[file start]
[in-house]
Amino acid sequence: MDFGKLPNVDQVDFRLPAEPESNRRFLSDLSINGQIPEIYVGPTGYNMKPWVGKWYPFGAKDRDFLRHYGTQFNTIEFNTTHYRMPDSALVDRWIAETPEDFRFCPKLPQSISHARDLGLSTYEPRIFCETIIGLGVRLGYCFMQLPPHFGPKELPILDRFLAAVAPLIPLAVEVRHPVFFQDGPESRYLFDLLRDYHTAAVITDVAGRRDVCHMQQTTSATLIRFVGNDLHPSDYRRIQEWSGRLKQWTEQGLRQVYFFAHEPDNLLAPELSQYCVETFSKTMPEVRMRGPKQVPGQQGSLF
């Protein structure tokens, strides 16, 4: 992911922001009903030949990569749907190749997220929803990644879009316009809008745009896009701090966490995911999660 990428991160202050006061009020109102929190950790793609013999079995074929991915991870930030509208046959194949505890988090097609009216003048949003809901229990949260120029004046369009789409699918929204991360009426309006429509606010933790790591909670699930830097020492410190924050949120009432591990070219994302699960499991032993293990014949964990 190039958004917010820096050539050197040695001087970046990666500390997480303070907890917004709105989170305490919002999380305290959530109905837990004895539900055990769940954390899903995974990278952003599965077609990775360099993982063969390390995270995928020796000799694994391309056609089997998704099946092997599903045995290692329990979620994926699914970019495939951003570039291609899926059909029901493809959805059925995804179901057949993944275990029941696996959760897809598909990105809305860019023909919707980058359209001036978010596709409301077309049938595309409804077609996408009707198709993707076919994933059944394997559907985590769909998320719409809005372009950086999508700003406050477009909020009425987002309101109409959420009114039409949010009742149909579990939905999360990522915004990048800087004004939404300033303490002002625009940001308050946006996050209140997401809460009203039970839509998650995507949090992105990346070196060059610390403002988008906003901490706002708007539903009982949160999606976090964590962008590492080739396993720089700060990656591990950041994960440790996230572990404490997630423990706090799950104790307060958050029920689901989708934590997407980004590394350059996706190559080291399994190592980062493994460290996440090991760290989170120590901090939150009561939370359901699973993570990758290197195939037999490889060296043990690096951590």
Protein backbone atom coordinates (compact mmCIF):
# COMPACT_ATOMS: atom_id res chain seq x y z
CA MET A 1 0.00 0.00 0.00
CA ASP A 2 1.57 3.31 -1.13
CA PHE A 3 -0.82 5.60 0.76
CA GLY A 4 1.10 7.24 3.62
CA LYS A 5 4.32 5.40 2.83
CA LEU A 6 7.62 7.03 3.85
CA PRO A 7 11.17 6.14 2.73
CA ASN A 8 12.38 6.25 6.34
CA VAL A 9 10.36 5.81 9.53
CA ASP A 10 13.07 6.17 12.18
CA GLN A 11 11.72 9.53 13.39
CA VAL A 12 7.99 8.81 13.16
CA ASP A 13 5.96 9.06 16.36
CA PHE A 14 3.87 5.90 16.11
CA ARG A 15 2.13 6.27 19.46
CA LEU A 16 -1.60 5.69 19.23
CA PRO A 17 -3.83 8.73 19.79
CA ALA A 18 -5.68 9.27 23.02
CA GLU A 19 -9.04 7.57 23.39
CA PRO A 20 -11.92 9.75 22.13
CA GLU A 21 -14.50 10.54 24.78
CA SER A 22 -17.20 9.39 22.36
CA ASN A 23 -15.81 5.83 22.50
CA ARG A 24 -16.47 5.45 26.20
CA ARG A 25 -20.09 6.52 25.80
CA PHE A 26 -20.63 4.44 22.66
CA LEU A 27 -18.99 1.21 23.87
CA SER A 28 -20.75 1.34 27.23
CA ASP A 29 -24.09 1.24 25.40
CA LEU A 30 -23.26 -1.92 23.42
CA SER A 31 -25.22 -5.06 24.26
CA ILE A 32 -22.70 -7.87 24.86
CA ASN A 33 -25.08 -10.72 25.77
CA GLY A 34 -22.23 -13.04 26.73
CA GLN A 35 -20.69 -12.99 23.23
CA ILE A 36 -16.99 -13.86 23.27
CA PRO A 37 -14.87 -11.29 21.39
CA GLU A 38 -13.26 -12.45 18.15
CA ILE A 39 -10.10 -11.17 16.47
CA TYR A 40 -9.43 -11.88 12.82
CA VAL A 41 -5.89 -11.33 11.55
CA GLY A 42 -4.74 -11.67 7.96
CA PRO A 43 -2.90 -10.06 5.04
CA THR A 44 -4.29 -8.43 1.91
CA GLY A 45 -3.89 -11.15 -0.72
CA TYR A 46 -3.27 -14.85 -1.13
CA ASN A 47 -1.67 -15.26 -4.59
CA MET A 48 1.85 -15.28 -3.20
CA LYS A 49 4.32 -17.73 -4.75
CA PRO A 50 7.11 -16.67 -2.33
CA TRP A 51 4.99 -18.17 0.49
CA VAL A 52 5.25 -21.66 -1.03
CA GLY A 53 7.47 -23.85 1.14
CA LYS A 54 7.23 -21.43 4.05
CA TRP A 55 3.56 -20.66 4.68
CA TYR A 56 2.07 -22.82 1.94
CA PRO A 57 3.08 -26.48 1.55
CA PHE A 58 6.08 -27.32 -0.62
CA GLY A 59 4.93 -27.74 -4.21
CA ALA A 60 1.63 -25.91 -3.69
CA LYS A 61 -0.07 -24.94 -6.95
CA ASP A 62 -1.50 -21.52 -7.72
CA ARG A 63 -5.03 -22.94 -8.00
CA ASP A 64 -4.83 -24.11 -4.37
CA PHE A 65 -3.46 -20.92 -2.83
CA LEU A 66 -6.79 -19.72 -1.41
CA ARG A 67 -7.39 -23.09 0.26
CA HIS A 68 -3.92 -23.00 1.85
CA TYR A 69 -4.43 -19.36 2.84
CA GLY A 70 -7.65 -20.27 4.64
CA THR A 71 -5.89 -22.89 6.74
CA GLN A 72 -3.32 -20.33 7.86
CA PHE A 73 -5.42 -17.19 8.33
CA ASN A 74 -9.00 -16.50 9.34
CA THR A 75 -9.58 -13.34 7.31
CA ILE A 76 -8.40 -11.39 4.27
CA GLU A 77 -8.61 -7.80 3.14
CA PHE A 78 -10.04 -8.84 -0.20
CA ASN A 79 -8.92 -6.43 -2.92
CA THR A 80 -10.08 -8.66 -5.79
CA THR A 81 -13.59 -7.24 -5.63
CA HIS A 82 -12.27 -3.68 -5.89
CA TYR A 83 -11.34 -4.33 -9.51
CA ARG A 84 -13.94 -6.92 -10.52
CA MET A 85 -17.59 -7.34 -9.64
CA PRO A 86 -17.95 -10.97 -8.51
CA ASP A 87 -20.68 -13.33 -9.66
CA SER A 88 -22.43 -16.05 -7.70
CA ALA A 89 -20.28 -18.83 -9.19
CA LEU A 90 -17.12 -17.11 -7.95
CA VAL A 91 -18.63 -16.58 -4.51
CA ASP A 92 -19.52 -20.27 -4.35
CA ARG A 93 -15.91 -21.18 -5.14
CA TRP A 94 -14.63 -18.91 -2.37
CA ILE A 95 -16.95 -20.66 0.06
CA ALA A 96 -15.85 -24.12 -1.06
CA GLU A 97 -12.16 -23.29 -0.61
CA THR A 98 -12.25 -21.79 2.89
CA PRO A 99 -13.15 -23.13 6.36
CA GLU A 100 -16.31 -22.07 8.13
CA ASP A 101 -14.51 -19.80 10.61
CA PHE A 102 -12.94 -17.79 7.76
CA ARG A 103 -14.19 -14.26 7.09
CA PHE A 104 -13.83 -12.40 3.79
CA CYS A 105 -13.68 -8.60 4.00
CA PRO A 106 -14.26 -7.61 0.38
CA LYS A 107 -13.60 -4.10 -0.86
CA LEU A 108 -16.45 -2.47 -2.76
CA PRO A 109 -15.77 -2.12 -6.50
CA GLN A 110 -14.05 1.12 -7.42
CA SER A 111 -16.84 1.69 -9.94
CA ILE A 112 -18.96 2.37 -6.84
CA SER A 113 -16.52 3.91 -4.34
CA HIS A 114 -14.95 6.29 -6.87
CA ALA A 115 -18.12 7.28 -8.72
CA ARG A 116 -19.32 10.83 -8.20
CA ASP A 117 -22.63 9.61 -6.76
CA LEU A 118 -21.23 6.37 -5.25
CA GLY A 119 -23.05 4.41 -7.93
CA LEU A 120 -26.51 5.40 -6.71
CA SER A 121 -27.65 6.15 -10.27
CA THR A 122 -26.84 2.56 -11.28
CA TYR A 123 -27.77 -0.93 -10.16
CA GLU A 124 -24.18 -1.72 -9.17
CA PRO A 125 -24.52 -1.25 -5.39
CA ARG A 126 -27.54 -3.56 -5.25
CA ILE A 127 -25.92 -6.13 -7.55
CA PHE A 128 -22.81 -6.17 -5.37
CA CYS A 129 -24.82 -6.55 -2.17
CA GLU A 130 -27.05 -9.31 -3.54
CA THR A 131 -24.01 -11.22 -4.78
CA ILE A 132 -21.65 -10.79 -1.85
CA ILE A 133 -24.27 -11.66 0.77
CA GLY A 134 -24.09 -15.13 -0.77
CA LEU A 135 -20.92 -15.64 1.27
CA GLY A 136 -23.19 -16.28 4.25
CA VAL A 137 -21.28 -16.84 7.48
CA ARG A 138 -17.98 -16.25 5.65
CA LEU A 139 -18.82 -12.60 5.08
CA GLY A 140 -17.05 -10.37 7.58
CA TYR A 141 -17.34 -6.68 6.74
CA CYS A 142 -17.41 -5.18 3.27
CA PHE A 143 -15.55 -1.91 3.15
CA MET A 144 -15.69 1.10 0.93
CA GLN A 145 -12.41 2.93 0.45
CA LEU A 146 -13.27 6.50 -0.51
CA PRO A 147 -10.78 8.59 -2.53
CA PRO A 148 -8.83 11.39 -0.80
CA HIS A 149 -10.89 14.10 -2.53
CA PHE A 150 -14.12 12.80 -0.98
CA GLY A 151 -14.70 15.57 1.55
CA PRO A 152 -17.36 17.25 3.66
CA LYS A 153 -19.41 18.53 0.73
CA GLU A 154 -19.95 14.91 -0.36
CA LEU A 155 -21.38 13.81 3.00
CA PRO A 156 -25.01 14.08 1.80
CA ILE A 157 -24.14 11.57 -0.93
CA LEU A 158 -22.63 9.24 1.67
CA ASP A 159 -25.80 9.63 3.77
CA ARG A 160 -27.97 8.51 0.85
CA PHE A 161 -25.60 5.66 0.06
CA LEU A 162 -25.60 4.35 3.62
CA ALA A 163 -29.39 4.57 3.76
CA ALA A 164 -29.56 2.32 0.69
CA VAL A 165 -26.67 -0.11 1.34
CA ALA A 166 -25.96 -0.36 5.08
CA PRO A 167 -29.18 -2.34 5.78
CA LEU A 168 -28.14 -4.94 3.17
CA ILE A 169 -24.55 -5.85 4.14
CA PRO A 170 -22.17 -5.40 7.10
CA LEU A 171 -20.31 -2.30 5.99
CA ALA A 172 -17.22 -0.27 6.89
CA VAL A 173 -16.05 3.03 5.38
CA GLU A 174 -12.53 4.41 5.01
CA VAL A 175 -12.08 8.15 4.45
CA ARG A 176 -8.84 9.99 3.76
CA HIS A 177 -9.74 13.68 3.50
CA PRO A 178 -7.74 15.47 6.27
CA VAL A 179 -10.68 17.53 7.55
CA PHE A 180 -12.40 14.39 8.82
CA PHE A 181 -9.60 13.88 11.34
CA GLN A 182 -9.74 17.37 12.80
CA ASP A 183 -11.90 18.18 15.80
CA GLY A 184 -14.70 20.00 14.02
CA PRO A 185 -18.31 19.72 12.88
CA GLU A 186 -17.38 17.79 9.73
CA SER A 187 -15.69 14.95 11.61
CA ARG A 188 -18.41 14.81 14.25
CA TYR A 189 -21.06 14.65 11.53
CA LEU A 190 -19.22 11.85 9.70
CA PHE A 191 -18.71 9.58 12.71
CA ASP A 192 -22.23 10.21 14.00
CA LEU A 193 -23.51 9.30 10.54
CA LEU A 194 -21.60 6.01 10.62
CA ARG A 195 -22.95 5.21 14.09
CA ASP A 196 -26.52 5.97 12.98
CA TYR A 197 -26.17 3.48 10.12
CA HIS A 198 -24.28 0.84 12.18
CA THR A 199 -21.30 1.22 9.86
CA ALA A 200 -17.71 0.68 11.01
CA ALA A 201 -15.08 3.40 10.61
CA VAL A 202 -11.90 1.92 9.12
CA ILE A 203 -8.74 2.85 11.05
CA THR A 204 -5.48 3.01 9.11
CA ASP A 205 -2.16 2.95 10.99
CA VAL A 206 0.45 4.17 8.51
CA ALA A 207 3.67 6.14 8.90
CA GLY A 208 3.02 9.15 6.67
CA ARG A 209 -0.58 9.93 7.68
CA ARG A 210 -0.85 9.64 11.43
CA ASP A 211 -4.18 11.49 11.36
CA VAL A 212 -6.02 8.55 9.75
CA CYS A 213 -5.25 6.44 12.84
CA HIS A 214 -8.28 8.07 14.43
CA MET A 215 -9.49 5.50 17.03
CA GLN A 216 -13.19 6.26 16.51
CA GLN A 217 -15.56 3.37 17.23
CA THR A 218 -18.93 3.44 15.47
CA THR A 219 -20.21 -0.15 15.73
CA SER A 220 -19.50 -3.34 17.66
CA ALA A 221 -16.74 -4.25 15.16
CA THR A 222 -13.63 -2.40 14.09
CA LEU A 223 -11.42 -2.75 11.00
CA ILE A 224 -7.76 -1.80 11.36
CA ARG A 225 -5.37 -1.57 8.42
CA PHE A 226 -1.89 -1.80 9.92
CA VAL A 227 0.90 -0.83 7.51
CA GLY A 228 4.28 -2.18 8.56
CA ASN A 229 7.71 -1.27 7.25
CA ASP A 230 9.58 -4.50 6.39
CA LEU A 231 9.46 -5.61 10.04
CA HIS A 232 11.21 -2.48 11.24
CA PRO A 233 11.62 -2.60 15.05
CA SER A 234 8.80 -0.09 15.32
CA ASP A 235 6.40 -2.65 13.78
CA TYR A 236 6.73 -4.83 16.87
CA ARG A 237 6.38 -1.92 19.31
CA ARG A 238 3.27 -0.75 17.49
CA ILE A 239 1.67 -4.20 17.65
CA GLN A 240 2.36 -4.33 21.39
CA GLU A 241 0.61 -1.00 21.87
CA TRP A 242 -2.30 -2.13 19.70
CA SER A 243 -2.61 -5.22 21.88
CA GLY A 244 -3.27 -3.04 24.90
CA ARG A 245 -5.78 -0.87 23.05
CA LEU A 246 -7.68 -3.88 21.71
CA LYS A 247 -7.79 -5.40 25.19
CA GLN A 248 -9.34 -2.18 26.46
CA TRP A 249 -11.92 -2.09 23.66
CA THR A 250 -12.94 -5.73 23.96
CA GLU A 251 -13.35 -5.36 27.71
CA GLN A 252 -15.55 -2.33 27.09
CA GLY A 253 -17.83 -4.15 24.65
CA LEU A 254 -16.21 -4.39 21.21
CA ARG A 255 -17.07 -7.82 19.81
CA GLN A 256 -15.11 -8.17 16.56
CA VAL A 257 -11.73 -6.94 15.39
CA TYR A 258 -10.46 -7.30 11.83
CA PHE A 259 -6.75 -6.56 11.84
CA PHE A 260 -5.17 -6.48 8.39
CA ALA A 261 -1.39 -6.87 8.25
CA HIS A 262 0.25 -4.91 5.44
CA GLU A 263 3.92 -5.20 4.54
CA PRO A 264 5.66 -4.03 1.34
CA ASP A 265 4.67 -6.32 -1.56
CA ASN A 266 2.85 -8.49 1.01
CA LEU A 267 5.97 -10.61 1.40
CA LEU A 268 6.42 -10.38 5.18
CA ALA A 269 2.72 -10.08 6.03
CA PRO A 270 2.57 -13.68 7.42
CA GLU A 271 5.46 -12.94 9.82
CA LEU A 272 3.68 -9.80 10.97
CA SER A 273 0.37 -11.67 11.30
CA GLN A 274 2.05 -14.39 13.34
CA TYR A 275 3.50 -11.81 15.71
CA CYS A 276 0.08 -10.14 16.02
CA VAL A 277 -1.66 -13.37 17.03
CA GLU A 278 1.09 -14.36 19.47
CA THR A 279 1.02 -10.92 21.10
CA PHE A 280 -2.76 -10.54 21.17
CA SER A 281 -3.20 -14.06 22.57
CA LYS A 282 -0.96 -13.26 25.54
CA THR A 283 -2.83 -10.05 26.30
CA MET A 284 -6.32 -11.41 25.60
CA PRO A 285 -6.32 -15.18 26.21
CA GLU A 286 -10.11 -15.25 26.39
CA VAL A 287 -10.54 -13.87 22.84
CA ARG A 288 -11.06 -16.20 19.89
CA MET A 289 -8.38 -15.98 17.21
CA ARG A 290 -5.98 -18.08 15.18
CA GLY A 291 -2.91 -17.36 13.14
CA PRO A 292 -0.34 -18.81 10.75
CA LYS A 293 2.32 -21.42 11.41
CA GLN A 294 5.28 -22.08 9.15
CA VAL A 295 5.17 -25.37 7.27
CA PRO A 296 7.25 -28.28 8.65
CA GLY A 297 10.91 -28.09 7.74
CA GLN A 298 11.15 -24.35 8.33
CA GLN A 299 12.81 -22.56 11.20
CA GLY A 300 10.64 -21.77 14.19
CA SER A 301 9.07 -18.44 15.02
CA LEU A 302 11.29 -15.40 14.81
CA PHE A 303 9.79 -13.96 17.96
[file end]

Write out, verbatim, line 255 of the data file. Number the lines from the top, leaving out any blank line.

CA THR A 250 -12.94 -5.73 23.96